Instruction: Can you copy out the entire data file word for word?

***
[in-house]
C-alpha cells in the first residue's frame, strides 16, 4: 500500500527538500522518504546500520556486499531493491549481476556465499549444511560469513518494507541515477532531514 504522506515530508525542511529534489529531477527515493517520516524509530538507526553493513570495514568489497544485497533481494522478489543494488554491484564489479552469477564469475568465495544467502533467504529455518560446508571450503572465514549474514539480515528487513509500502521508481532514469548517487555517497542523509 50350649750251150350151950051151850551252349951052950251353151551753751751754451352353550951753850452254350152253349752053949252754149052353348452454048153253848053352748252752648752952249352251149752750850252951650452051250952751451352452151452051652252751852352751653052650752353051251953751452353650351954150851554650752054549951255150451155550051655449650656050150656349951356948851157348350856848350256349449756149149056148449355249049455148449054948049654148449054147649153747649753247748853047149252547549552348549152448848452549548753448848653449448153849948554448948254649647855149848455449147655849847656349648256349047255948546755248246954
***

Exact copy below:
[in-house]
C-alpha cells in the first residue's frame, strides 16, 4: 500500500527538500522518504546500520556486499531493491549481476556465499549444511560469513518494507541515477532531514 504522506515530508525542511529534489529531477527515493517520516524509530538507526553493513570495514568489497544485497533481494522478489543494488554491484564489479552469477564469475568465495544467502533467504529455518560446508571450503572465514549474514539480515528487513509500502521508481532514469548517487555517497542523509 50350649750251150350151950051151850551252349951052950251353151551753751751754451352353550951753850452254350152253349752053949252754149052353348452454048153253848053352748252752648752952249352251149752750850252951650452051250952751451352452151452051652252751852352751653052650752353051251953751452353650351954150851554650752054549951255150451155550051655449650656050150656349951356948851157348350856848350256349449756149149056148449355249049455148449054948049654148449054147649153747649753247748853047149252547549552348549152448848452549548753448848653449448153849948554448948254649647855149848455449147655849847656349648256349047255948546755248246954